Mar 042011
 

New thermal plant uses a greenhouse to make solar steam cheap.

How do you make mirror-concentrated sunlight cheaper than burning natural gas? Put it in a greenhouse, argues new solar start-up GlassPoint, which unveiled its first such solar hot water greenhouse on February 24—in a dusty, old oil field in California’s Central Valley. Why? Because cheap steam means more oil.

Ensconced amidst the derricks of Berry Petroleum Company’s oil field in McKittrick, Calif., the 650-square-meter demonstration of a greenhouse-based solar thermal steam plant will help pre-heat water to 88 degrees Celsius. That hot water will then be boiled to steam with natural gas and used to heat the rock in old oil fields to pump out more petroleum.

“Steam is the largest cost associated with producing oil in these thermal projects,” says GlassPoint vice president John O’Donnell. “Now you can run them longer because the steam is cheaper. You can get 10 to 20 percent more oil production out of the same well.”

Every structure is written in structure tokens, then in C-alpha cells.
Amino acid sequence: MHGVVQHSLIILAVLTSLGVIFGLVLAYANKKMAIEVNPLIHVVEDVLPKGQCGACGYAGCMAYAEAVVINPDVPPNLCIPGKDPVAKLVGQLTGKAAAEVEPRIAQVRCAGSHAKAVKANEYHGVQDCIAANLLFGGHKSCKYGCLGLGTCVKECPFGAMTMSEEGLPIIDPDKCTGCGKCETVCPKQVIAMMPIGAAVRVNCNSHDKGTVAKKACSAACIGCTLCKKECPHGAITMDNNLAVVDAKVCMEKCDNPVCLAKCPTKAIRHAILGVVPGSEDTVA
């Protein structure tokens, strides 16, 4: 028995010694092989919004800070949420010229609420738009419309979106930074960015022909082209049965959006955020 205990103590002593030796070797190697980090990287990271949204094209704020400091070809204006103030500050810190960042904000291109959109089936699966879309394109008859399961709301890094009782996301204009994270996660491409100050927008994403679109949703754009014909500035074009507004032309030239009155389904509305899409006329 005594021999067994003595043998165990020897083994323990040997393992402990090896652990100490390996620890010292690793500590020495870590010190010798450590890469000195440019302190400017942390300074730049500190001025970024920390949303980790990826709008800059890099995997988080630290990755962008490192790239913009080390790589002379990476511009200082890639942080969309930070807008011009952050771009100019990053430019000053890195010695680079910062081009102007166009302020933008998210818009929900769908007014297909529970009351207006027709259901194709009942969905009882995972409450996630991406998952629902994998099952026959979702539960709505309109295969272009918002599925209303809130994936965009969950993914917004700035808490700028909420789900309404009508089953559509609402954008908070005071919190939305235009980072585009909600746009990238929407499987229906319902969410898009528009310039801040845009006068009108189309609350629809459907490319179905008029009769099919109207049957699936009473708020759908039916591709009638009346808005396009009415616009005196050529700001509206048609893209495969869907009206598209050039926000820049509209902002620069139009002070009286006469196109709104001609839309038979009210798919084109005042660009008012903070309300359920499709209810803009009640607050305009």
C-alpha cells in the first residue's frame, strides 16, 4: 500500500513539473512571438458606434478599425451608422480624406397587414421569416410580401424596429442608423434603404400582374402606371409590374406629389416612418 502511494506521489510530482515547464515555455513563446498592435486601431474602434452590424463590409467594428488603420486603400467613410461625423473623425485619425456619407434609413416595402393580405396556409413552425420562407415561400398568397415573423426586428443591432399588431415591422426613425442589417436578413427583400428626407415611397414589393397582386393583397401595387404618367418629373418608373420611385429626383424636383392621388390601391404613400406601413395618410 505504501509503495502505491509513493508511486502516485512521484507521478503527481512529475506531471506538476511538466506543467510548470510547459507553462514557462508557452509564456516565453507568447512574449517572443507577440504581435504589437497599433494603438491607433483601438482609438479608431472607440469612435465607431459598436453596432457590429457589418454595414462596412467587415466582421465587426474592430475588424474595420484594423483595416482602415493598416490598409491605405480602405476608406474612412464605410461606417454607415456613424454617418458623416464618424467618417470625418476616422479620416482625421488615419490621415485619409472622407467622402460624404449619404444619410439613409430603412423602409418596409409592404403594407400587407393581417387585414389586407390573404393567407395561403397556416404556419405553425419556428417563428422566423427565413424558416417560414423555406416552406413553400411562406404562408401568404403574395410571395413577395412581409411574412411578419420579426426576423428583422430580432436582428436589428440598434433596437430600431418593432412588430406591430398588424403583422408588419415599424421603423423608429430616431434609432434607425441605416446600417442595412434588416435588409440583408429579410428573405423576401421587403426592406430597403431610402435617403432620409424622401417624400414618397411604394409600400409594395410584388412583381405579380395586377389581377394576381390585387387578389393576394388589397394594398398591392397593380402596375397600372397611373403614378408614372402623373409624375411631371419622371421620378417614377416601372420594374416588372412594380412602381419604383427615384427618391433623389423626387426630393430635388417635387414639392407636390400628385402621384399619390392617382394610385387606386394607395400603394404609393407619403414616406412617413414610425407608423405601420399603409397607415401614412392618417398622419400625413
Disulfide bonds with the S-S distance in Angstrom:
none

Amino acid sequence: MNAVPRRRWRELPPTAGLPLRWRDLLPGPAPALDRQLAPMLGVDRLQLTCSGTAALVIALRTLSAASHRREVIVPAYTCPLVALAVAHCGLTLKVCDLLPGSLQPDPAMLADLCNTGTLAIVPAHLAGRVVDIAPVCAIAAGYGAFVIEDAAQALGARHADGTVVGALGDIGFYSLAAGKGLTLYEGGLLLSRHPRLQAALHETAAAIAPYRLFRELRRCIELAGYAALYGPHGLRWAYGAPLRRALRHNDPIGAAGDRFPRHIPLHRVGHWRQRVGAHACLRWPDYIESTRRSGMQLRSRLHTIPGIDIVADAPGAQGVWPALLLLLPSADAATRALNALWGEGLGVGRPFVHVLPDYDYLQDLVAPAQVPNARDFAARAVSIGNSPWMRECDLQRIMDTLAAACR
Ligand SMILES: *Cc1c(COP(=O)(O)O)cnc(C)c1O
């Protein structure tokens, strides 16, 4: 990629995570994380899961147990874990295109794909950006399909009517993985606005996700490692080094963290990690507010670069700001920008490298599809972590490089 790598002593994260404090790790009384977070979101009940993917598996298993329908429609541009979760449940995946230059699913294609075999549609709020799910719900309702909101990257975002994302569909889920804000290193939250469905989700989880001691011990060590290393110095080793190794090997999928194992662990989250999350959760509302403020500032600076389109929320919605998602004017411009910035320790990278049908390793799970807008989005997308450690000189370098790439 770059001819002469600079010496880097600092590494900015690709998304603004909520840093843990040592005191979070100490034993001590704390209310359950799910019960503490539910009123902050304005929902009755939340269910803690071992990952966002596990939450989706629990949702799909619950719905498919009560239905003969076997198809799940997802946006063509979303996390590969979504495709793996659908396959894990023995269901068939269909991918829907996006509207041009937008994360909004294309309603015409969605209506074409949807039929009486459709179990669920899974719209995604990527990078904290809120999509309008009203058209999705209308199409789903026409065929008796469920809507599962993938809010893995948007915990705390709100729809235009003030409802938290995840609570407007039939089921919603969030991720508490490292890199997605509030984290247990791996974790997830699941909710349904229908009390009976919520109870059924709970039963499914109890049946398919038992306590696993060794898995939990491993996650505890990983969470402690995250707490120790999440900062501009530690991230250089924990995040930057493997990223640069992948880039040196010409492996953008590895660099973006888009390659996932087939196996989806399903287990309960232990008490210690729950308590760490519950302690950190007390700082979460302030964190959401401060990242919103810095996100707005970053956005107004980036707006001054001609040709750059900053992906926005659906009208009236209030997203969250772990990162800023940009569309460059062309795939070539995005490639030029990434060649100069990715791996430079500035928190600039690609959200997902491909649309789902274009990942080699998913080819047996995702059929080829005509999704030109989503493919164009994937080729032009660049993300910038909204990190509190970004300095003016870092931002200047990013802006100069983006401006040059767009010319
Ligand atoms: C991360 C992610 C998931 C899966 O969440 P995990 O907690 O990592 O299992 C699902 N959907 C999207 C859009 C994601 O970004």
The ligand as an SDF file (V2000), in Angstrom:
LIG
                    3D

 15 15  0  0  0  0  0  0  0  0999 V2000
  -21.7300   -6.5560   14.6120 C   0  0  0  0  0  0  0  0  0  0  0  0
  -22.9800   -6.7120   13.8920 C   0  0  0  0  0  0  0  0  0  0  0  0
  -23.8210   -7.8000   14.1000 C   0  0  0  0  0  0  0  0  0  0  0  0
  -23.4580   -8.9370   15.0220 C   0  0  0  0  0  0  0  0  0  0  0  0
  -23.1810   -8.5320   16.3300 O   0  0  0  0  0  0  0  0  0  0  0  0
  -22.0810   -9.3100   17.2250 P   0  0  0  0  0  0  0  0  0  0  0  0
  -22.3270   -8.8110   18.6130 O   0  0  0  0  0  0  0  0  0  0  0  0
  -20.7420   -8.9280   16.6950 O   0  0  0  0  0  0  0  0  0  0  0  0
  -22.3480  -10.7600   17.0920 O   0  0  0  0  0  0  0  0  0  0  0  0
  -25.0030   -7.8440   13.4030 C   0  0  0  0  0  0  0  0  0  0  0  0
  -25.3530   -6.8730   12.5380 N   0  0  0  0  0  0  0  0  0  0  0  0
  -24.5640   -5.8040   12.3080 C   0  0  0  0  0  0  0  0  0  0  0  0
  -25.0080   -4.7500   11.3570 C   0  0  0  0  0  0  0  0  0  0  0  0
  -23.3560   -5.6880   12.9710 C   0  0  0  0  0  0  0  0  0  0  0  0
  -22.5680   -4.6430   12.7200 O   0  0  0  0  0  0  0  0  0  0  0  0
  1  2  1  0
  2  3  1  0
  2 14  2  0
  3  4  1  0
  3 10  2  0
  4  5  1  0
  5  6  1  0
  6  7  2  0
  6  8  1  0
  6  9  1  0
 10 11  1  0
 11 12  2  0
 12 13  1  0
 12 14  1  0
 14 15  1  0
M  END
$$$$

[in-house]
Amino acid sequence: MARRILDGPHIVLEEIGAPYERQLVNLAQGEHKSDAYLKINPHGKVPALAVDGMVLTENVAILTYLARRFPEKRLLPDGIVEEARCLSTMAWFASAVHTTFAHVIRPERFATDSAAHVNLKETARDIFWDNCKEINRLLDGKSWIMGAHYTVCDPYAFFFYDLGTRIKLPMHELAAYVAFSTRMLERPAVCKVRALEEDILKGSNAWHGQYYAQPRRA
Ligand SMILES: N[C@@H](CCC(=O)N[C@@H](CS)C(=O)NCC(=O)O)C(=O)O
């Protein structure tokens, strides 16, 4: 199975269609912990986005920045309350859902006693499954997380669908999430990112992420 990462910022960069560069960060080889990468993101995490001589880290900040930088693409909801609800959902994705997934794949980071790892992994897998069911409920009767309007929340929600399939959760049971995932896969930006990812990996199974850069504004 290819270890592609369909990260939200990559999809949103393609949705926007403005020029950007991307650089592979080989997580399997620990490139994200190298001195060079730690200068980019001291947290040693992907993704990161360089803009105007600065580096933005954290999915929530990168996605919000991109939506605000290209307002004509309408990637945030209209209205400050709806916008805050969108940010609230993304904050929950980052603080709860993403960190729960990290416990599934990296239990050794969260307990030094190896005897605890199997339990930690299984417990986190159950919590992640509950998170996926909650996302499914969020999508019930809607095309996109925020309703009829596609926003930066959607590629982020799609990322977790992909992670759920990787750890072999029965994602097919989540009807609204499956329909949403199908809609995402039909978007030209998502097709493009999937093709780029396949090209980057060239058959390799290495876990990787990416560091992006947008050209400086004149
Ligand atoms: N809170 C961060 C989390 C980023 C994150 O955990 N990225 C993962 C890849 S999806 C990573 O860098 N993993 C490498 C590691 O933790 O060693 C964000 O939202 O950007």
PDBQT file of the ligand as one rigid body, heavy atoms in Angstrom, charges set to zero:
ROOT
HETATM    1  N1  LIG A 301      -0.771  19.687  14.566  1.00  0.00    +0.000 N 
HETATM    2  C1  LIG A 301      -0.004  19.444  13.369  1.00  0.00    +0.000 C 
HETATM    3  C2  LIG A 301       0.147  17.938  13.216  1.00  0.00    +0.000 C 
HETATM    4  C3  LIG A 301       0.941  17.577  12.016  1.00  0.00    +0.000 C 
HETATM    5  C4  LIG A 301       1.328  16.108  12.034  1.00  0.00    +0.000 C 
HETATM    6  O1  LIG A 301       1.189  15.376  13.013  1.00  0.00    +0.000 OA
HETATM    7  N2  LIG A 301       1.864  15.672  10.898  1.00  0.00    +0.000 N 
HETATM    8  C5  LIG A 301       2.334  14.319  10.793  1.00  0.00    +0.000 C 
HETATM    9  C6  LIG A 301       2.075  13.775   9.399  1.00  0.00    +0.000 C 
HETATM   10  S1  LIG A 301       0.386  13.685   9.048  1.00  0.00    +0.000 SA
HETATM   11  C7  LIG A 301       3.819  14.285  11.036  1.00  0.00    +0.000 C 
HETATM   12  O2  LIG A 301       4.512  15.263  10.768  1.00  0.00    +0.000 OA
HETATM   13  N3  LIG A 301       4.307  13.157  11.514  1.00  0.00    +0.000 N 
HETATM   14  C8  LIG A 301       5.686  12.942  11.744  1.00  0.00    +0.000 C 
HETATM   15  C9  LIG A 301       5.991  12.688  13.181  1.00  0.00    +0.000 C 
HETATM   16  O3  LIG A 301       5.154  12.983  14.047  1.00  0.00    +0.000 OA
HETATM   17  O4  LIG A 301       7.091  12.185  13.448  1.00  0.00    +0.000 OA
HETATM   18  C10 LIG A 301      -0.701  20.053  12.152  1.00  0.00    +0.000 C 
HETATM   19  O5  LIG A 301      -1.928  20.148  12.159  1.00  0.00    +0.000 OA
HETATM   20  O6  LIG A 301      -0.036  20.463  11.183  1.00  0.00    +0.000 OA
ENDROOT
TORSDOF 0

The goal is to provide a cleaner and cheaper way to heat up the steam used to melt the field’s thicker oils and scour out more of the black gold. Essentially, the technology heats cubic volumes of rock to roughly 175 degrees Celsius to melt heavy oils and get them flowing. Roughly 40 percent of the oil produced from California’s century-old fields relies on the steam technique—and it is the largest industrial use of natural gas in that state.

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